It takes a few months to complete CPR and First Aid training, put references in order, fill out the application and have it processed, and get licensed for Foster Care, but it only takes a few hours for to bond. By the time they step off the bus from San Myshuno, after a two-hour ride spent telling stories, eating snacks, watching for horses and cows out the window, and talking about home, with its new cozy canopy bed, fridge full of apple slices, raisins, cake, and peanut butter, and garden thrumming with bees and scented with flowers, Kiana has become fast friends with Cay–or as she sometimes likes to call him, “Cay-Cay.”
But instead of picking her up, Case kneels down and wraps his arms around her. He wants her, even at such a tiny size, to feel that she can see him eye-to-eye, that she can stand on her own feet, supported by him.
“This home, Cay?” she asks.
“Yup, Kiana. We’re home.”
And as those words leave him, Case feels butterflies. Happiness shouldn’t be this strong, and for a minute, he wobbles as he stands. And just as quick as the happiness, a dash of fear–what if he can’t keep her?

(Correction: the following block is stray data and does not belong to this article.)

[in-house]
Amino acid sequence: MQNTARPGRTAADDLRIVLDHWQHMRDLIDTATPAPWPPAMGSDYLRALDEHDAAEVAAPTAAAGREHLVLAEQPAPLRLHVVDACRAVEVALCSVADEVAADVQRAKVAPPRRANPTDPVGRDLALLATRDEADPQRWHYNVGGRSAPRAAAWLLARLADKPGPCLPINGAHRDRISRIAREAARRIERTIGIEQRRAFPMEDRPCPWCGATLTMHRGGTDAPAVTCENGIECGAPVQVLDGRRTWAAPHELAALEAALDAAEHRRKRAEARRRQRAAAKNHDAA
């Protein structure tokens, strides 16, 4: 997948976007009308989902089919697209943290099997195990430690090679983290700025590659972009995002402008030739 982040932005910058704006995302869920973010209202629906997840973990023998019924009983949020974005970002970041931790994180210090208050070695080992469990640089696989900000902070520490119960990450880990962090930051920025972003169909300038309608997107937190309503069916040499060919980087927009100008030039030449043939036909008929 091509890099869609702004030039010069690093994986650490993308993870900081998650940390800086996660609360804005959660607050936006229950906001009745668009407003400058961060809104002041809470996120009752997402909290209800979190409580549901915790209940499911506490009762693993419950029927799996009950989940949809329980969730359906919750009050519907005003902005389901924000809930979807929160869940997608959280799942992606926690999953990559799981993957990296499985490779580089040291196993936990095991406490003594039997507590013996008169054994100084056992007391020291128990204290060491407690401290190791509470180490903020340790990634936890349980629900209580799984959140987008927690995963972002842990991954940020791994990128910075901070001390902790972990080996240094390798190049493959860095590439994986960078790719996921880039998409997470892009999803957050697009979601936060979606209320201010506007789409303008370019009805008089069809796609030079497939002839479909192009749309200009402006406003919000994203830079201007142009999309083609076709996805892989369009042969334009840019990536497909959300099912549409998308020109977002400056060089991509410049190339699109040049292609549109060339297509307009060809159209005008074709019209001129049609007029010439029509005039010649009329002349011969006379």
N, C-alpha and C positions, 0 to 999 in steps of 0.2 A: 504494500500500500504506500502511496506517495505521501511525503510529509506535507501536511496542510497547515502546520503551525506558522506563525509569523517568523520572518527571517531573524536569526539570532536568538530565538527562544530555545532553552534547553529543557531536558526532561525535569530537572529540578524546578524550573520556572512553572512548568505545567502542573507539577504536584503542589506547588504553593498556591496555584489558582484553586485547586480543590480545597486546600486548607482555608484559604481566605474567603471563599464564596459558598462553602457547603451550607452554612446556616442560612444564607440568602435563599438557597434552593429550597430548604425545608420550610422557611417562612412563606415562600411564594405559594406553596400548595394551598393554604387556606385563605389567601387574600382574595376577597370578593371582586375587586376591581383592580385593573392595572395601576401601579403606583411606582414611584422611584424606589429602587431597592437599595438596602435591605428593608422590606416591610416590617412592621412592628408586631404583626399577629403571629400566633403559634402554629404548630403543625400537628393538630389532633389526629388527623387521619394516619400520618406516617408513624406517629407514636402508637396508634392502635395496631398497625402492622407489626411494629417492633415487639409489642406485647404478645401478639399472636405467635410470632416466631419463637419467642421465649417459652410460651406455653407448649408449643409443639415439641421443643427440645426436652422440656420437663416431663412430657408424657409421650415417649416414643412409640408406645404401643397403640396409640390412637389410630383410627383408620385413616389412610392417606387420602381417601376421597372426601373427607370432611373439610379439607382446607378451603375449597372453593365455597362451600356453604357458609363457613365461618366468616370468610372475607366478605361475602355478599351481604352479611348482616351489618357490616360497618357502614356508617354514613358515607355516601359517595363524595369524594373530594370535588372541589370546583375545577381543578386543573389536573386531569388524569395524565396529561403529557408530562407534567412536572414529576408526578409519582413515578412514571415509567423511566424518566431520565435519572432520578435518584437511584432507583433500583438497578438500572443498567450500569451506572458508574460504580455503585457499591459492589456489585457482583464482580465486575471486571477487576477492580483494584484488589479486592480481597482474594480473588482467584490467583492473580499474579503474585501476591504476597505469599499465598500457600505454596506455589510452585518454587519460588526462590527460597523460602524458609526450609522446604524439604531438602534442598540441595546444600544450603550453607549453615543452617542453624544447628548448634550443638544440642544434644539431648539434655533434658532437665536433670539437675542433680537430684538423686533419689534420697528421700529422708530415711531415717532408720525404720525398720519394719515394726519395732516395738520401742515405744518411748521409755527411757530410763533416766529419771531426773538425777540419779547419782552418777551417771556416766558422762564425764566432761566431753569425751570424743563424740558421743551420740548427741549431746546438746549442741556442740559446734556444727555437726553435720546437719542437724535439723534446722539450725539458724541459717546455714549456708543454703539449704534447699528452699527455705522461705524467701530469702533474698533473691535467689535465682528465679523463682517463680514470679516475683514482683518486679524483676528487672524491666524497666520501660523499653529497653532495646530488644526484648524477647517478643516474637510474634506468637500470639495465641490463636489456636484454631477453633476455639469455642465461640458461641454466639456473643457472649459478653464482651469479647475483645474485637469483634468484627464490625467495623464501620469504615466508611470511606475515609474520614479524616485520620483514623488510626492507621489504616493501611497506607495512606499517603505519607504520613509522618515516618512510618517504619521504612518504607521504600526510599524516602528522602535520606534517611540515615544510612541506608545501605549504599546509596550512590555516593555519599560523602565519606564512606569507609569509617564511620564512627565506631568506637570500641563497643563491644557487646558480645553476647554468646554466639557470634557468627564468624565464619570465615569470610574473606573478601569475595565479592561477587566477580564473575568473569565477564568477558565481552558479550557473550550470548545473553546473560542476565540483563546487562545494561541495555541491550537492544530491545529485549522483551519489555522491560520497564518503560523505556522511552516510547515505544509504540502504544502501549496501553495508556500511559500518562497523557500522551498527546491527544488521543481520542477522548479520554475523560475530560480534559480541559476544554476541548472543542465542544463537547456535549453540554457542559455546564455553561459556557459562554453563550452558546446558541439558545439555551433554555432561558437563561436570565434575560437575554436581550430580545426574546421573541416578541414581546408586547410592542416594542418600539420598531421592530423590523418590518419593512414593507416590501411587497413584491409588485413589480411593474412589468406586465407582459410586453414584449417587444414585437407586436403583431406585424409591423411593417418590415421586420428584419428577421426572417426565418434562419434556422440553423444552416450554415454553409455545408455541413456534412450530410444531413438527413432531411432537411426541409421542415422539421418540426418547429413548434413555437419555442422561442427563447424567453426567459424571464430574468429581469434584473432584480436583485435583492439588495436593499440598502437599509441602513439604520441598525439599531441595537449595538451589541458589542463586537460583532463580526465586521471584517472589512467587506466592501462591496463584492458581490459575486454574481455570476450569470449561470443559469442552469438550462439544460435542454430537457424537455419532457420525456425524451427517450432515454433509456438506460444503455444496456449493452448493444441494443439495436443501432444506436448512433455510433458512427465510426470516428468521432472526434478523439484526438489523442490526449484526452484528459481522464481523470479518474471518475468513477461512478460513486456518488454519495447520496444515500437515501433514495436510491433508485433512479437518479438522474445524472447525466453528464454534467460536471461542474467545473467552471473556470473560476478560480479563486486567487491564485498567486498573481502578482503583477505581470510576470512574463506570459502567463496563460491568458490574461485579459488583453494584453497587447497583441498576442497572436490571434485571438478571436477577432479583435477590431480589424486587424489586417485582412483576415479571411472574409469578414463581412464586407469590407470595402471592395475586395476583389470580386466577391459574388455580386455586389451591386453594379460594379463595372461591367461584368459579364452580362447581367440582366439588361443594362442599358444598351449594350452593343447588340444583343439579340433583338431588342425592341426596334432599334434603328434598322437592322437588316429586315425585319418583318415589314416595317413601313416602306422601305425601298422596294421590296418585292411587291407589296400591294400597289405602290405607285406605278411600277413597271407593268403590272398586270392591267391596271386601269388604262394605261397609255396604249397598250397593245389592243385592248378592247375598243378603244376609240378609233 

“Kiki coming, Cay-Cay!” she says, and Case pushes aside the worry, swallows the happiness, and steadies himself. He’s gotta be strong now. She’s counting on him.
“Snack, Kiana?” he asks when they’re inside.
She’s grabbed the tablet and all her attention is focused.
“You like to read, eh, Kiana?” he says.
“Kiki done reading!” and she jumps up and begins to dance, no music, just the little song she sings without words in a sol-mi tune.
Eventually, she asks for food, and Case makes her a peanut butter and banana sandwich, cut in little triangles. She gets the peanut butter all over her face and fingers, and Case finds a soft towel that he runs under the warm water. So gently, he wipes her cheeks, and wraps each tiny finger in the warm moist cloth.
While Case washes the dishes, she wanders out the door. Case watches her through the window above the sink as she wobbles across the yard to where Ira stands in the dusk, finishing a small painting.
“Who you?” asks Kiana.
“I’m Ira. Who are you?”
“I know Ira!” Kiana says. “Ira Cay-Cay friend. Kiki. Kiki friend Cay-Cay, too. Friend Ira.”